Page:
Rhubarb endears itself to me a little more each year. A few weeks ago, I found myself suddenly in my childhood home just as Spring took over the landscape, transforming stagnant trees into leafy towers. I walked the perimeter of the property to take it all in and spotted my mother’s rhubarb patch. The rhubarb leaves, poisonous to the bite, looked like a lush green island amidst the yet to be planted garden surrounding it.
My great-grandmother referred to it as ‘pie-plant‘, a vegetable which made for wonderfully tart desserts and a perfect pairing with sweeter fruits. Myself, I am a purist when it comes to rhubarb though. Don’t hide its flavor or tartness by mixing it with anything. Let the rhubarb be pucker-your-mouth, wrinkle-your-nose, squint-your-eyes – delicious. Of course, I always add a little cinnamon – that’s ok. Cinnamon is a must with rhubarb.
I flipped through my mothers recipes looking for rhubarb bread. For some reason, it just stuck in my head as the perfect use for the rhubarb even though my mother rarely made it. I couldn’t find her recipe but magically the local newspaper published one and I clipped it out. The clipping made its way back to Vancouver where I tweaked and fussed with it yesterday. It’s delicious. A moist, cinnamon infused sweet bread with tart explosions in every bite.
Buttermilk Rhubarb Bread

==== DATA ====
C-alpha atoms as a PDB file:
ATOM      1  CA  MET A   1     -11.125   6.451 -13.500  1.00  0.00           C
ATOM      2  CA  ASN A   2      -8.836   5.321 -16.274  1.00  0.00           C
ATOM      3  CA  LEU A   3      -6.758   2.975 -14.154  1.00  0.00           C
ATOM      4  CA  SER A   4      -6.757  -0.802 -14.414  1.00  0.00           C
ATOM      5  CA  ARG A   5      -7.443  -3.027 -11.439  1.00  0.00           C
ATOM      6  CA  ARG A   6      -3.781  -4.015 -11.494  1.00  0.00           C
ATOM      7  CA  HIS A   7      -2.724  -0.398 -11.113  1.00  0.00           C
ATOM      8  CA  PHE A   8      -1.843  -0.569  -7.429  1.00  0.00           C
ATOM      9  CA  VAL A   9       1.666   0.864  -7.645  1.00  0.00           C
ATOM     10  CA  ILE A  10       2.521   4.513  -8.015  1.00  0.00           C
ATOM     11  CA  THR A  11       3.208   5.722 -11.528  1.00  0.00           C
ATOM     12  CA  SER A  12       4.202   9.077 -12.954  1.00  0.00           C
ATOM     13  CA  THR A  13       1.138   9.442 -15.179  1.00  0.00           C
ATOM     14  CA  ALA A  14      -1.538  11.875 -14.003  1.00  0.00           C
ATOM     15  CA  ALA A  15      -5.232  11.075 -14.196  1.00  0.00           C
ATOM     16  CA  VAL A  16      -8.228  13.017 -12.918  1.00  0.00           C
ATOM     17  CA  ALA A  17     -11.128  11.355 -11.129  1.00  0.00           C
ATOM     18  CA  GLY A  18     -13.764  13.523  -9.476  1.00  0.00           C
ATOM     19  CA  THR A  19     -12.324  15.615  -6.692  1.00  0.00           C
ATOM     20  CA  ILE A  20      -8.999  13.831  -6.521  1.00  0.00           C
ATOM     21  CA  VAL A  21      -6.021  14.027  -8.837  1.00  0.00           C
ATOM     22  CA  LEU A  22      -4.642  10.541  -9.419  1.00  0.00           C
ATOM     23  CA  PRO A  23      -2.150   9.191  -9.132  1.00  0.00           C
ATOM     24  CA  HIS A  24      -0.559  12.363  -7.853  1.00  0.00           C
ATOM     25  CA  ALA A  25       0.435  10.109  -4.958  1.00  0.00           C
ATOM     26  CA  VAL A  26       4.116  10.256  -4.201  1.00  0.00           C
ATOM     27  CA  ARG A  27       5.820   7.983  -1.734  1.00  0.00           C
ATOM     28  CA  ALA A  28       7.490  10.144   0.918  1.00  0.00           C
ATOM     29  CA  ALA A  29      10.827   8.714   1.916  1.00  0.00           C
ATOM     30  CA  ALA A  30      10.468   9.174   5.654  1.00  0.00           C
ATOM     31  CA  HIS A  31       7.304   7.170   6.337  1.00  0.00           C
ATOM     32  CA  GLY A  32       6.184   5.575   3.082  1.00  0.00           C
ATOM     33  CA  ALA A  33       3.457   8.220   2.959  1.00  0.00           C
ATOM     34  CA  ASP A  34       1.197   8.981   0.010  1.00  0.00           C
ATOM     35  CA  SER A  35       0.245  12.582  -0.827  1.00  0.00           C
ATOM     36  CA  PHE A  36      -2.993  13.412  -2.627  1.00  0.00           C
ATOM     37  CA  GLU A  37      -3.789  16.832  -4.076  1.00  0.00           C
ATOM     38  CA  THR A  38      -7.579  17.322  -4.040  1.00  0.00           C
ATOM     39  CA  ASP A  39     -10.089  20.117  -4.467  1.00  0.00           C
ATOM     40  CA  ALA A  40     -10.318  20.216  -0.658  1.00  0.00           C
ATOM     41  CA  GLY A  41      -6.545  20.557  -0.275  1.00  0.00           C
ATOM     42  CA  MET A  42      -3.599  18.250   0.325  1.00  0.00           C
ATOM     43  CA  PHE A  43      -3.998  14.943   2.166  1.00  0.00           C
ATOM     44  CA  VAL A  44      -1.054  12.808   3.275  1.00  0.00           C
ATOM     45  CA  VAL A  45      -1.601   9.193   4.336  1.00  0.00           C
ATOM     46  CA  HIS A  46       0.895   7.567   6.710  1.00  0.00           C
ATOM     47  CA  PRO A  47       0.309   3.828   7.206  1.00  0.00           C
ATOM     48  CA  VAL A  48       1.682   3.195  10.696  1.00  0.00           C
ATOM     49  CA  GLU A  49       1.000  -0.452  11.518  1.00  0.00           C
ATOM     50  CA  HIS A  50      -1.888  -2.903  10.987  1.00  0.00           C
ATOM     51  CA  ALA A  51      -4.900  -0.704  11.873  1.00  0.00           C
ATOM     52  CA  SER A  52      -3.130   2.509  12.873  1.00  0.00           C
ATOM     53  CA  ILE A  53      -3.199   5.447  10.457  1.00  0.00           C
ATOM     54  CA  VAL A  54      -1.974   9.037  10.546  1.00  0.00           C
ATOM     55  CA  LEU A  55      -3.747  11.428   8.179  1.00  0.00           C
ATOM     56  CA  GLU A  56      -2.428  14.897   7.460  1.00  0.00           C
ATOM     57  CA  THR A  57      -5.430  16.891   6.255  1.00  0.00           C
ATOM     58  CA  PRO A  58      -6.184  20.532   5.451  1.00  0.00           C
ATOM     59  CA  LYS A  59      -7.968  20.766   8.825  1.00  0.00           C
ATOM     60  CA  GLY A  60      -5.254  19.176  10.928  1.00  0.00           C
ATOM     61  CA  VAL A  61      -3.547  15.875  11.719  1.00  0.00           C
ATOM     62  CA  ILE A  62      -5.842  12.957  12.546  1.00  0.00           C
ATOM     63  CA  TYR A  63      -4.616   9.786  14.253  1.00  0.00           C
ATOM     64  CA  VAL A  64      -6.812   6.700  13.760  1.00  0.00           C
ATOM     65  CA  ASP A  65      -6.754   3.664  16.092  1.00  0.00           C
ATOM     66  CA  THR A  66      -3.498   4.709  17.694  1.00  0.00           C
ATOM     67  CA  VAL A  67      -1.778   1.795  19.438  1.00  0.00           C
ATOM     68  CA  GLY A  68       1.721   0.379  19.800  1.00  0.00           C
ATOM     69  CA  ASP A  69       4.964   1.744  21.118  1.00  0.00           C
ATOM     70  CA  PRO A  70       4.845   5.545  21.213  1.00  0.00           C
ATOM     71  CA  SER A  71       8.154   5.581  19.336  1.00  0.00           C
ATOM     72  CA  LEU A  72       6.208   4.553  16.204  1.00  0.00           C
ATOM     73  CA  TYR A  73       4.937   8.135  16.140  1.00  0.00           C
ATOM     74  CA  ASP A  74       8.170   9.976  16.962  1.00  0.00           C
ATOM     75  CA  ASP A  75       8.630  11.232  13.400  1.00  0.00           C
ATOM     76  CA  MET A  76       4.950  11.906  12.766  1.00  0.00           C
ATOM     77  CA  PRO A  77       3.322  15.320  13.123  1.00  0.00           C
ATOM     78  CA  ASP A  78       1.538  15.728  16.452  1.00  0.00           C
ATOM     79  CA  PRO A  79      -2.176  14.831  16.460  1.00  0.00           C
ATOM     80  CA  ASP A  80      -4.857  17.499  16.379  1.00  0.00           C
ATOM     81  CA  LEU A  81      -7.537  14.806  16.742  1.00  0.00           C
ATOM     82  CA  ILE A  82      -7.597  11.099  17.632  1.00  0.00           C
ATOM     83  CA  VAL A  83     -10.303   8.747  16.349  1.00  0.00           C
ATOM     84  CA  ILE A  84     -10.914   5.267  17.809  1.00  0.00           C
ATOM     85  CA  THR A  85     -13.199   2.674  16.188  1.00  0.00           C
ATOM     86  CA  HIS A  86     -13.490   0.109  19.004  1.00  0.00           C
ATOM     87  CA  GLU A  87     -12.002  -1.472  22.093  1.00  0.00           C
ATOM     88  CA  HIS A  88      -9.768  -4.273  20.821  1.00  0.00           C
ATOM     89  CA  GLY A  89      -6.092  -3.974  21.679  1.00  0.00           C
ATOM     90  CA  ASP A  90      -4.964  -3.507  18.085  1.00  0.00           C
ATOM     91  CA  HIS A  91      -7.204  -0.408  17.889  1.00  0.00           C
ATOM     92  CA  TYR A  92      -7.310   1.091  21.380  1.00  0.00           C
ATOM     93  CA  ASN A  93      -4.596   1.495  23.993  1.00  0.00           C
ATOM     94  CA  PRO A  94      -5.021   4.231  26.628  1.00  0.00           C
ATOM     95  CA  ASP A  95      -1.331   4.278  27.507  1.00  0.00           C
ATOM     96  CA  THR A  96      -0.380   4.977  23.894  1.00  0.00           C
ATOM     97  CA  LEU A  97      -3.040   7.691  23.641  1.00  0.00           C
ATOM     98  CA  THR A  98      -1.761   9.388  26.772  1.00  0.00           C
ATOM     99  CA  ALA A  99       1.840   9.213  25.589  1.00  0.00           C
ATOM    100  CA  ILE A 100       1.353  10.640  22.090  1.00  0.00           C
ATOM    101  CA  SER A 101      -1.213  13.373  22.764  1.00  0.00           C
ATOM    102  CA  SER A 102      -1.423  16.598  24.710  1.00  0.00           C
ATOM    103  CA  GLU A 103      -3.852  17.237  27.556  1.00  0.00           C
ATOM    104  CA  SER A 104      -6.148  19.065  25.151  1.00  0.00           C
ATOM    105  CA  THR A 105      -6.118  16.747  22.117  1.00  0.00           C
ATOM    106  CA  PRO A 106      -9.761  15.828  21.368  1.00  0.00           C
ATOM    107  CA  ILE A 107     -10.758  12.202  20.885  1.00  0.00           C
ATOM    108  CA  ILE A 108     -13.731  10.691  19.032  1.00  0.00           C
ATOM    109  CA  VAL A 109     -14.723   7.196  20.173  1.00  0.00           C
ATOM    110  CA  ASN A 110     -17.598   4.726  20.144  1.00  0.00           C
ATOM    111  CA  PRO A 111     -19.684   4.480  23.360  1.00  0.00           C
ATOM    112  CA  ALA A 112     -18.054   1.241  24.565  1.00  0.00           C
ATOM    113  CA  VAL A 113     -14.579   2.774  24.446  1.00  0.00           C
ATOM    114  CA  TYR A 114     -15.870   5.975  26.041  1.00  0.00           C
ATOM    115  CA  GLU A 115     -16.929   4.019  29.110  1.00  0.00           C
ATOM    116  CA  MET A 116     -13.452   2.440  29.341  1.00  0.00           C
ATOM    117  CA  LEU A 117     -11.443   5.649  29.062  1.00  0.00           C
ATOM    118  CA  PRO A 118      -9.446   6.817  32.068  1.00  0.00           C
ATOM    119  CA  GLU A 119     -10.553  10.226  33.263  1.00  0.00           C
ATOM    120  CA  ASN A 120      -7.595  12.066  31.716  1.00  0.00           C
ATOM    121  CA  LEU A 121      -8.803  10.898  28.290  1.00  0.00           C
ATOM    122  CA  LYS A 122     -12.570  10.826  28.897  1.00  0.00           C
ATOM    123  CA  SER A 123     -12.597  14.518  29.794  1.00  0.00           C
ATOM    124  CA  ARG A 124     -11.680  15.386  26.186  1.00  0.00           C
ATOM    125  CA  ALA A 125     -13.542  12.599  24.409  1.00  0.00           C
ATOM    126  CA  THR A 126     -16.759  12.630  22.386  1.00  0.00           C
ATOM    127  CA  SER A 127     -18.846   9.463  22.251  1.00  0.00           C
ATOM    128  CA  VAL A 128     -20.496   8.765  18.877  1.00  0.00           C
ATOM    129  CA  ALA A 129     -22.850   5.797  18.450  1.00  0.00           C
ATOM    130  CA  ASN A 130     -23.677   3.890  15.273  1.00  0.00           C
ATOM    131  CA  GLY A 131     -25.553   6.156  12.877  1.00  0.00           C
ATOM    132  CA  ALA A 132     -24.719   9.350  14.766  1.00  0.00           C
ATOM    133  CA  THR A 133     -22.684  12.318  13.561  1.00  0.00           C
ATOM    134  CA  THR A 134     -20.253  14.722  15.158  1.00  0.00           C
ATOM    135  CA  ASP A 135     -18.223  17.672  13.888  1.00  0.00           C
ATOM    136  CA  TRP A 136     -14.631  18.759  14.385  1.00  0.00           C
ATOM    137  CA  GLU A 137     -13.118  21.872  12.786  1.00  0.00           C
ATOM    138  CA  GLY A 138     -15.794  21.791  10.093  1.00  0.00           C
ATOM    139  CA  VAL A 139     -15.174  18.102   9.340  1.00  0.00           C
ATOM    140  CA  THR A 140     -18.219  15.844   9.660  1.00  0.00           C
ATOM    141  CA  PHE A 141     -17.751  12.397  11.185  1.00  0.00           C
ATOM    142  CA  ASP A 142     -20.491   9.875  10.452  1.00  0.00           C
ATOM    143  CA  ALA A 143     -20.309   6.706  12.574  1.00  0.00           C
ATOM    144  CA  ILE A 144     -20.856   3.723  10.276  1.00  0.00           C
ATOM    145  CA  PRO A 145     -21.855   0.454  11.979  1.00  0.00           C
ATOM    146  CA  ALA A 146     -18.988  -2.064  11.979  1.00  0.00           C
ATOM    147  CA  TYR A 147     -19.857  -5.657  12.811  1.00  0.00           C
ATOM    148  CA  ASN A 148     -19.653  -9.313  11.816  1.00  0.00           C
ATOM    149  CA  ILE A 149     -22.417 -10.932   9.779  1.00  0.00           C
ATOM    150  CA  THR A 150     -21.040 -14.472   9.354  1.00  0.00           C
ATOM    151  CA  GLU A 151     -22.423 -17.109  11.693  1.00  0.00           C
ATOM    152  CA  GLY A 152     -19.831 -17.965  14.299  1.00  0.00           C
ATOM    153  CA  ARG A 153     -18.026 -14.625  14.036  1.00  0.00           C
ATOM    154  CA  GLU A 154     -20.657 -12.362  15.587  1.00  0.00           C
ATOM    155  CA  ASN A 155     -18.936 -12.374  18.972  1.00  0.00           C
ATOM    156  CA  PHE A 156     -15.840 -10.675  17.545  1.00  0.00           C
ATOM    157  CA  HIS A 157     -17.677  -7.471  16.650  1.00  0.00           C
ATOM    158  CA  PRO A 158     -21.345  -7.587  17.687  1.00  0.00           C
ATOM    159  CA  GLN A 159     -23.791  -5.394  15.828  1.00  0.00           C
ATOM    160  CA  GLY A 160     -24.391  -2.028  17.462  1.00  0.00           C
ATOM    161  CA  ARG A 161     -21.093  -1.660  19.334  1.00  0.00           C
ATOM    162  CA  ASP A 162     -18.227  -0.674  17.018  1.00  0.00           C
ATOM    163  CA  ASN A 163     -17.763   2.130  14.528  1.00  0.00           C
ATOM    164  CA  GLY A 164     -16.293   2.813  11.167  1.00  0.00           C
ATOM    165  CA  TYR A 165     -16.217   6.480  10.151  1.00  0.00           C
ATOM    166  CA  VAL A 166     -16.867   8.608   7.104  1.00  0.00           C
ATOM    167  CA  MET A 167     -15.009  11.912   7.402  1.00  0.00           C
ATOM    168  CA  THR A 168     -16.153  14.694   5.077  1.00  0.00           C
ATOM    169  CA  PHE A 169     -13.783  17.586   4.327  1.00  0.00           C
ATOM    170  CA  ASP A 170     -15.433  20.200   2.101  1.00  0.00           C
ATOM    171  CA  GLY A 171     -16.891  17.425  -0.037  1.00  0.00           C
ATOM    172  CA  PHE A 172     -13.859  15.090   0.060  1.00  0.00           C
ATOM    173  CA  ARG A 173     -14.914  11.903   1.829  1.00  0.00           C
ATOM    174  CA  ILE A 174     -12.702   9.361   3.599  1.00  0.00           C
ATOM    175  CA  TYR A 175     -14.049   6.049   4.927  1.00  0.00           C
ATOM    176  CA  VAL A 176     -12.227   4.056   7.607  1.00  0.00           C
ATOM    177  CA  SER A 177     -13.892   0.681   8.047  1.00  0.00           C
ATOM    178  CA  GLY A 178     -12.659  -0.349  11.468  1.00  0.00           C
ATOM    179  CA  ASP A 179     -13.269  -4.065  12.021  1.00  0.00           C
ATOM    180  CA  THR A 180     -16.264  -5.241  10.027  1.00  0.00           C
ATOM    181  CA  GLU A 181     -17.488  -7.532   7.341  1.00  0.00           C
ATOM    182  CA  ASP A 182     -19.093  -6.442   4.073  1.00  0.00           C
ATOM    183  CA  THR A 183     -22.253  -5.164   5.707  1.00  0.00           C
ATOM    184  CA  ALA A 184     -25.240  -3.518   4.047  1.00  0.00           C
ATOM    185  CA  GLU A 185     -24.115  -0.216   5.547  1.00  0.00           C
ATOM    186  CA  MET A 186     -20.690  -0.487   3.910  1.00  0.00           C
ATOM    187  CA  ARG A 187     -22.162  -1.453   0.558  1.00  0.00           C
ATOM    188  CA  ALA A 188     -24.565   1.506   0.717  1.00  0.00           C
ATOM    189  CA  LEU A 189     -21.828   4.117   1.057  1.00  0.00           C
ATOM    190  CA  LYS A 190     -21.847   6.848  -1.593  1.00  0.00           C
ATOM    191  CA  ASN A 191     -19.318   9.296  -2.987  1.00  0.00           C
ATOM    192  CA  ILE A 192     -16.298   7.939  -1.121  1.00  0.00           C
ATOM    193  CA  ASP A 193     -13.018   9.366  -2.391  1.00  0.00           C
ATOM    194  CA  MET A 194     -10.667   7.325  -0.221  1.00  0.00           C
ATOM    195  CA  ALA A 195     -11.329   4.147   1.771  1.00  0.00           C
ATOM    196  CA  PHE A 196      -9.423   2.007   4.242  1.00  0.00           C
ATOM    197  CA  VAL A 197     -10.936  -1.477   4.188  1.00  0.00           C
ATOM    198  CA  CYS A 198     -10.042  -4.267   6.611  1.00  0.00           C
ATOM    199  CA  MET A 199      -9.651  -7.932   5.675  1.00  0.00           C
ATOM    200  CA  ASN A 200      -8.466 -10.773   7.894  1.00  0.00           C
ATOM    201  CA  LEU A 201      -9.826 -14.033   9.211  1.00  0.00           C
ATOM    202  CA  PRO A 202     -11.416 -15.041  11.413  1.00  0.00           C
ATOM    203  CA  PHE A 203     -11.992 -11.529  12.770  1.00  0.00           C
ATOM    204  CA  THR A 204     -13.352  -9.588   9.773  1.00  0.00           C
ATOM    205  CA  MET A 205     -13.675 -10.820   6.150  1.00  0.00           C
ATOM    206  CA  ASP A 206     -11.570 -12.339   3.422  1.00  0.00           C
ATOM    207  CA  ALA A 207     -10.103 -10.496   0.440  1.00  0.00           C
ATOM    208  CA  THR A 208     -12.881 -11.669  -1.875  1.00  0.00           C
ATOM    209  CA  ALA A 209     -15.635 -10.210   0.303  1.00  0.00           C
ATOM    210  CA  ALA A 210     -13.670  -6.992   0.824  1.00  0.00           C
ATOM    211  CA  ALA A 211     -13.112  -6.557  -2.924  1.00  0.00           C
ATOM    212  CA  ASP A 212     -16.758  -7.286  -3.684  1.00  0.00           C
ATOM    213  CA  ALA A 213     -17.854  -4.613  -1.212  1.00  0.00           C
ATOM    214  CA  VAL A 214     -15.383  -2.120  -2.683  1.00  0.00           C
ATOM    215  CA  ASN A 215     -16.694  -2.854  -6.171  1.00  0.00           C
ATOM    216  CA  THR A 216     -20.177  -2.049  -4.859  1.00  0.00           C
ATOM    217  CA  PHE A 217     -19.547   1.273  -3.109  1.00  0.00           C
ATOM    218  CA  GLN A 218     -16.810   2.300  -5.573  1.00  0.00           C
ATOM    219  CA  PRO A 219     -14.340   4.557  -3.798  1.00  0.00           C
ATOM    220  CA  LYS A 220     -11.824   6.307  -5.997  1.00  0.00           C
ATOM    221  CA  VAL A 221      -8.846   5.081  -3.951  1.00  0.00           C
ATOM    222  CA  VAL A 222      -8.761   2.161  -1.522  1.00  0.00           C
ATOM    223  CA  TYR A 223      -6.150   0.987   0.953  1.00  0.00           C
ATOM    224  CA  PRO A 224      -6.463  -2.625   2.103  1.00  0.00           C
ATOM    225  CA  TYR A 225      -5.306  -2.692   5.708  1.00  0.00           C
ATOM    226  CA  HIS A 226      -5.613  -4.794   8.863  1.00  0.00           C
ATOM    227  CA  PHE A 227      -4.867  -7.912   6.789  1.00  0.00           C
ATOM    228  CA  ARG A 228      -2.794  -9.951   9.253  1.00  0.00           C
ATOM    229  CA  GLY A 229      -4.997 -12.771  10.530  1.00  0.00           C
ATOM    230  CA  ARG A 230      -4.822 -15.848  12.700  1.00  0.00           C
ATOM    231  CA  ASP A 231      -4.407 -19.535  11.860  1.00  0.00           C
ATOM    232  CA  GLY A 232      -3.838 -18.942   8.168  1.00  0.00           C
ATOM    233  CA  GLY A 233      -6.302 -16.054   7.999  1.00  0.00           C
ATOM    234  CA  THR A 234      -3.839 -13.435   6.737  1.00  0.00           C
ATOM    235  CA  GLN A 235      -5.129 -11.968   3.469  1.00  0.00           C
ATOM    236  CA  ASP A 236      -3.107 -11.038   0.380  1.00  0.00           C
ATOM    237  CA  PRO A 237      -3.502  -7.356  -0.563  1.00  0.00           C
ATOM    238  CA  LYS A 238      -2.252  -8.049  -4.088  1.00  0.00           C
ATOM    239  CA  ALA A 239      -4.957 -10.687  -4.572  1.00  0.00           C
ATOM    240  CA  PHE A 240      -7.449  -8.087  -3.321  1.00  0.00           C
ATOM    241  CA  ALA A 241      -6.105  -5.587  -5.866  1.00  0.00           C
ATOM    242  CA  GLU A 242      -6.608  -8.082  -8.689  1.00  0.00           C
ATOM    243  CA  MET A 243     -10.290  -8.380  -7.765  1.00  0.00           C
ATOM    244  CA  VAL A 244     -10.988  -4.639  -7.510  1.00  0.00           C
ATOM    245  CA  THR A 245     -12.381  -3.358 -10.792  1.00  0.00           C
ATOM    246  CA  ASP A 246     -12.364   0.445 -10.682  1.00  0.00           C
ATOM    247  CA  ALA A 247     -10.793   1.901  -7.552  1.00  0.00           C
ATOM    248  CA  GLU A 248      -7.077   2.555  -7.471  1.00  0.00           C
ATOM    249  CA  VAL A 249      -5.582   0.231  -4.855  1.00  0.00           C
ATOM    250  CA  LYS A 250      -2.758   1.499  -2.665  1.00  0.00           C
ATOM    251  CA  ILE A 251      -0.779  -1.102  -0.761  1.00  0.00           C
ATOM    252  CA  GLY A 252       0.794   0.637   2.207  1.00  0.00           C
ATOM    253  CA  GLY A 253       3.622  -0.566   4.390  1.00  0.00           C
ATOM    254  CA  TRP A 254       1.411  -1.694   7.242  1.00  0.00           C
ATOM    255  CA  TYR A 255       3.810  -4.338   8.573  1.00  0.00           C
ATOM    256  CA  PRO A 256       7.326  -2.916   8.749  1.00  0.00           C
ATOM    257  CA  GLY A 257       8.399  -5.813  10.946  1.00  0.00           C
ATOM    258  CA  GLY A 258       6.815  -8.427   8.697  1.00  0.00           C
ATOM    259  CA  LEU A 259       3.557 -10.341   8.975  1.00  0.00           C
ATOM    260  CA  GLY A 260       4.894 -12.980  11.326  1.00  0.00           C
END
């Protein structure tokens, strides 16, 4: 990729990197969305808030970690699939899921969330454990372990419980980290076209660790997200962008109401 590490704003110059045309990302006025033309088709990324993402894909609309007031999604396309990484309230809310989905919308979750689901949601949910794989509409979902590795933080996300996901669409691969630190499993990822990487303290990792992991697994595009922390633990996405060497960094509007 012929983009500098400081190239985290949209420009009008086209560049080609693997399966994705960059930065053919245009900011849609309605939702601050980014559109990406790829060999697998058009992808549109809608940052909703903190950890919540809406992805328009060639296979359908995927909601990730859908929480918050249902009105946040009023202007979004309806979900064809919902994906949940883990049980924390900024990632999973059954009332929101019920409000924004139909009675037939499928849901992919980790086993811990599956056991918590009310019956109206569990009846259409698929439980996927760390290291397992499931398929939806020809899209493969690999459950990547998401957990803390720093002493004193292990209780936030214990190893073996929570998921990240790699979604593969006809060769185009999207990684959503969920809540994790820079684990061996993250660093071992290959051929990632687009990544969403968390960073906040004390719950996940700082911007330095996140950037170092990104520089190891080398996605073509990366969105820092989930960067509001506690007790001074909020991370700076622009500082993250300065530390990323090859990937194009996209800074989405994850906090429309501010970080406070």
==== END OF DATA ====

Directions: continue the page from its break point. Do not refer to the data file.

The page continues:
inspired by a Gratiot County Herald recipe
3/4 cup brown sugar
1/3 cup vegetable oil
1/2 cup buttermilk
1/2 tsp salt
1/2 tsp baking soda
1/4 tsp cinnamon
1 tsp vanilla
1 1/4 cup flour
2/3 cup diced rhubarb
1/3 cup chopped pecans, toasted
2 Tablespoons sugar
1 tsp butter
1/4 tsp cinnamon
- Mix all bread ingredients in a large mixing bowl
- Generously grease a bread pan. You can also line the pan with parchment paper for even easier removal once baked.
- Pour the batter into the pan
- In a small bowl, combine the topping ingredients and blend with your fingers until combined. Sprinkle over the batter.
- Bake at 325F (160C) for 55-65 minutes or until it tests done.
- Allow to cool before tipping out of pan. Be careful when removing from the pan. I didn’t allow it to cool (impatience) and part of it broke apart when I tipped it out.
This is my first time making this recipe. I might increase the flour by 1/4 cup next time to make the batter a bit thicker.
The bread smells amazing while it bakes and fills the house with a spicy scent. Joe remarked, “it smells like a really good candle in here.” Ahh, bless him … that’s his way of complimenting my hard work. He’s right though, it did smell like a really good candle. With the growing popularity of rhubarb, it’s only a matter of time until rhubarb candles reach a store near you!
More rhubarb recipe ideas:
Strawberry Rhubarb Pie – Simply Recipes
Rhubarb Fool – Real Epicurean
Rhubarb Margarita – Andrea’s Recipes
Rhubarb Cobbler – Smitten Kitchen
Rhubarb Tart – La Tartine Gourmande
Red Wine-Poached Rhubarb – David Lebovitz
This site contains affiliate links like the ones shown above. I am a participant in the Amazon Services LLC Associates Program, an affiliate advertising program designed to provide a means for us to earn fees by linking to Amazon.com and affiliated sites. If you buy something through one of the links, I may earn a small commission which helps keep this site available for you and others to enjoy.